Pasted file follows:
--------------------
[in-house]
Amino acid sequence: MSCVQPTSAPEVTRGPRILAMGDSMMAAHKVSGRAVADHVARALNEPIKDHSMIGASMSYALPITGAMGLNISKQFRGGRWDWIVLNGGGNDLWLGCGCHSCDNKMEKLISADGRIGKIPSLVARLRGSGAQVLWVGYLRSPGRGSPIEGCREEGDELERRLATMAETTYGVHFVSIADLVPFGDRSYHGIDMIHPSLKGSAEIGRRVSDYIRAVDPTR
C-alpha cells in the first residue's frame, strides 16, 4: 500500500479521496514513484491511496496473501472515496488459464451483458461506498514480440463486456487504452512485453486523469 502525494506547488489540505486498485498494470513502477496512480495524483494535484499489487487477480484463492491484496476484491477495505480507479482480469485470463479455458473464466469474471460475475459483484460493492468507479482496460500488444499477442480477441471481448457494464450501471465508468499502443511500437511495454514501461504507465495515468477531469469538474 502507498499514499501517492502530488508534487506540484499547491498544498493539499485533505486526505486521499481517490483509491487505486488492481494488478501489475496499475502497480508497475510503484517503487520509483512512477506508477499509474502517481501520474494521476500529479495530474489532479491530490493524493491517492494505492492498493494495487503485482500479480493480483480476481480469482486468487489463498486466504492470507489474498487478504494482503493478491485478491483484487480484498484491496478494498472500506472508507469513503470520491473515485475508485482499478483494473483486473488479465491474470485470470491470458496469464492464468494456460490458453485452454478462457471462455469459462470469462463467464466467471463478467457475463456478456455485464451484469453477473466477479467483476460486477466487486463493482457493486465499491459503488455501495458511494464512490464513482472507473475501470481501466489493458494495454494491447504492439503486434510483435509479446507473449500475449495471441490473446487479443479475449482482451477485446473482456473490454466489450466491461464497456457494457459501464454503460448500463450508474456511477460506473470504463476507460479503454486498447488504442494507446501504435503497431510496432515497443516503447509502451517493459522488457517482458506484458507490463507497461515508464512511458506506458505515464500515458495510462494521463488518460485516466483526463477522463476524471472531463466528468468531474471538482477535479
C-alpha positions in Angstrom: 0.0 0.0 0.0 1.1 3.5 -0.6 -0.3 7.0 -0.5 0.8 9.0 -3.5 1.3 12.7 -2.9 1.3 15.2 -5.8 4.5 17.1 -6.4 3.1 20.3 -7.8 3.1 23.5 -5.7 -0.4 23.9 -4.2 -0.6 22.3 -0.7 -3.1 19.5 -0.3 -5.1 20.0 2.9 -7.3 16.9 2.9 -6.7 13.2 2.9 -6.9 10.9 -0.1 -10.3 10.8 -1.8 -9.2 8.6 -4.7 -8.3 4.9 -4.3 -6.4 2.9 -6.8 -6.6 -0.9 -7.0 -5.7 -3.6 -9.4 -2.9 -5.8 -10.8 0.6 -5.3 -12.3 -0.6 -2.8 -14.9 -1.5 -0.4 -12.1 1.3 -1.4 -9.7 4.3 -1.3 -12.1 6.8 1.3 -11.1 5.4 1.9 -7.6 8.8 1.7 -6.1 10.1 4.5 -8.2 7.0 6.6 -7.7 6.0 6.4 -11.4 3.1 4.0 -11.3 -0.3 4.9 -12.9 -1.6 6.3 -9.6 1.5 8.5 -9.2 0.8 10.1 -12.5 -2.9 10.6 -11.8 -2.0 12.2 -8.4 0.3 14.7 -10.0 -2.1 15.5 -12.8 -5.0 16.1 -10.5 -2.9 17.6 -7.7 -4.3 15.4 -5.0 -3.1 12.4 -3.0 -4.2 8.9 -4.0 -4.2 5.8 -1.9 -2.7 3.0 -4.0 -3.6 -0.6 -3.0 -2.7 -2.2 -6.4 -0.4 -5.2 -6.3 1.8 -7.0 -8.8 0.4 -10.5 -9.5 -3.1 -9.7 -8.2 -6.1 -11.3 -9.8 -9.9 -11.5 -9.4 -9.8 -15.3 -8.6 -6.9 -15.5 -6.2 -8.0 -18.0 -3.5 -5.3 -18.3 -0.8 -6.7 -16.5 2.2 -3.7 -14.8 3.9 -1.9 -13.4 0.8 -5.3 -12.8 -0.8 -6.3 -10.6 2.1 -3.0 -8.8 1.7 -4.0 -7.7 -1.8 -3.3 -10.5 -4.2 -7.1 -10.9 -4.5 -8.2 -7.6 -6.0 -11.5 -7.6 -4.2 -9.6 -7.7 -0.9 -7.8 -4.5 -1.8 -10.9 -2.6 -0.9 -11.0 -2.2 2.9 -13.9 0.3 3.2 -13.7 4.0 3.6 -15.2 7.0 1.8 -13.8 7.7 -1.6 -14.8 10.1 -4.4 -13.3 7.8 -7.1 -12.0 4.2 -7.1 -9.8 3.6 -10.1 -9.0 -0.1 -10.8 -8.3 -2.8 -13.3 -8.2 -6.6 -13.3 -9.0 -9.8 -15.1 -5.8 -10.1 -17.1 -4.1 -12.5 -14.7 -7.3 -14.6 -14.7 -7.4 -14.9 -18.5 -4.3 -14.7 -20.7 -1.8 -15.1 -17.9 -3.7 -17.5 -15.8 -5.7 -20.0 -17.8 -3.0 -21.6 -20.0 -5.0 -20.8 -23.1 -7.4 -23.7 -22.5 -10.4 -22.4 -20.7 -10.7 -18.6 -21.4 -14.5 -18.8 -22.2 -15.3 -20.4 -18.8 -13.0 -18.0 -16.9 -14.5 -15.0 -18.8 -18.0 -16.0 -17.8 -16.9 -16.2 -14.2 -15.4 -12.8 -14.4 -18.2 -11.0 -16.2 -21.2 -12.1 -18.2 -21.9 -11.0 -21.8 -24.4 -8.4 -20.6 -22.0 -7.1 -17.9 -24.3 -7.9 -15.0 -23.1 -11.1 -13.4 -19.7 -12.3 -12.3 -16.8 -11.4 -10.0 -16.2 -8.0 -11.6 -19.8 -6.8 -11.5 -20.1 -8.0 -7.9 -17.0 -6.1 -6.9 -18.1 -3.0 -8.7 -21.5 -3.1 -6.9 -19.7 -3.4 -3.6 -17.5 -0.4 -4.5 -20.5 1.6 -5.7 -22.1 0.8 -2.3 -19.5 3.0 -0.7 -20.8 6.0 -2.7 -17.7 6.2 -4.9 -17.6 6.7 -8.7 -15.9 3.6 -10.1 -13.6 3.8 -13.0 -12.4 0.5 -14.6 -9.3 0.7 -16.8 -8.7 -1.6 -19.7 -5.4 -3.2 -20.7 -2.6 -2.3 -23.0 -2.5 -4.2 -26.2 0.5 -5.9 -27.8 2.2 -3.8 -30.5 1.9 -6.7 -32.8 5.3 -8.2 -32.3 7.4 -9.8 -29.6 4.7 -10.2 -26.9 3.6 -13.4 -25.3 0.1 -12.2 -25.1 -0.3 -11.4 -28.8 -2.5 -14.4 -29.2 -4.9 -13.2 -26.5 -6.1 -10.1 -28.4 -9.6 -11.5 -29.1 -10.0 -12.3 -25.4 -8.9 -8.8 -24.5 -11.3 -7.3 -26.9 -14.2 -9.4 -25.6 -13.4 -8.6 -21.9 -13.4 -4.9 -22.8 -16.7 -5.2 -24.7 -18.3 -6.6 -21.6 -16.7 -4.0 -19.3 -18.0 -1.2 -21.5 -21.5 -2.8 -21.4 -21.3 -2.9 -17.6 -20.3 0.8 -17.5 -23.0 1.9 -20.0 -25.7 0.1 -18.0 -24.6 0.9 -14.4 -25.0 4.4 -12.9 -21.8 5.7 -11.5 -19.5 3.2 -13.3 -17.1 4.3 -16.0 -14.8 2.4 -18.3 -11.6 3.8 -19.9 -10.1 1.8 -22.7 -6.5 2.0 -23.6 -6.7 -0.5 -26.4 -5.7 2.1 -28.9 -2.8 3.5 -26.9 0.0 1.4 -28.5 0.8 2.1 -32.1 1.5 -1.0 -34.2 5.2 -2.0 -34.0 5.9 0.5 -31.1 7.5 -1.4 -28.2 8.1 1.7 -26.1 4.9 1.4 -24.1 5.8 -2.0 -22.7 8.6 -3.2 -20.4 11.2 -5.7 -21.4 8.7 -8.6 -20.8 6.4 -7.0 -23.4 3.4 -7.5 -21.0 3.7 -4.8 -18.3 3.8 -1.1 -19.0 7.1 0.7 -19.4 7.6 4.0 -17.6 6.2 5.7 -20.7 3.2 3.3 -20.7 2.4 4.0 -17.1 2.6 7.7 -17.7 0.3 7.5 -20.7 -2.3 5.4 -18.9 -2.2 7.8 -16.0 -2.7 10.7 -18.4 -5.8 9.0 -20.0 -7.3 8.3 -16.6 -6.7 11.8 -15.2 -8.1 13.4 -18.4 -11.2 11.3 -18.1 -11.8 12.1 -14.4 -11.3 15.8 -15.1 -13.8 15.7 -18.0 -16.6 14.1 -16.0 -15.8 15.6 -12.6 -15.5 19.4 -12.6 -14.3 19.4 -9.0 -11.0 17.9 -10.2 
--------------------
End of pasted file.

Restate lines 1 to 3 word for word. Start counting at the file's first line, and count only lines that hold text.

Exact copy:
[in-house]
Amino acid sequence: MSCVQPTSAPEVTRGPRILAMGDSMMAAHKVSGRAVADHVARALNEPIKDHSMIGASMSYALPITGAMGLNISKQFRGGRWDWIVLNGGGNDLWLGCGCHSCDNKMEKLISADGRIGKIPSLVARLRGSGAQVLWVGYLRSPGRGSPIEGCREEGDELERRLATMAETTYGVHFVSIADLVPFGDRSYHGIDMIHPSLKGSAEIGRRVSDYIRAVDPTR
C-alpha cells in the first residue's frame, strides 16, 4: 500500500479521496514513484491511496496473501472515496488459464451483458461506498514480440463486456487504452512485453486523469 502525494506547488489540505486498485498494470513502477496512480495524483494535484499489487487477480484463492491484496476484491477495505480507479482480469485470463479455458473464466469474471460475475459483484460493492468507479482496460500488444499477442480477441471481448457494464450501471465508468499502443511500437511495454514501461504507465495515468477531469469538474 502507498499514499501517492502530488508534487506540484499547491498544498493539499485533505486526505486521499481517490483509491487505486488492481494488478501489475496499475502497480508497475510503484517503487520509483512512477506508477499509474502517481501520474494521476500529479495530474489532479491530490493524493491517492494505492492498493494495487503485482500479480493480483480476481480469482486468487489463498486466504492470507489474498487478504494482503493478491485478491483484487480484498484491496478494498472500506472508507469513503470520491473515485475508485482499478483494473483486473488479465491474470485470470491470458496469464492464468494456460490458453485452454478462457471462455469459462470469462463467464466467471463478467457475463456478456455485464451484469453477473466477479467483476460486477466487486463493482457493486465499491459503488455501495458511494464512490464513482472507473475501470481501466489493458494495454494491447504492439503486434510483435509479446507473449500475449495471441490473446487479443479475449482482451477485446473482456473490454466489450466491461464497456457494457459501464454503460448500463450508474456511477460506473470504463476507460479503454486498447488504442494507446501504435503497431510496432515497443516503447509502451517493459522488457517482458506484458507490463507497461515508464512511458506506458505515464500515458495510462494521463488518460485516466483526463477522463476524471472531463466528468468531474471538482477535479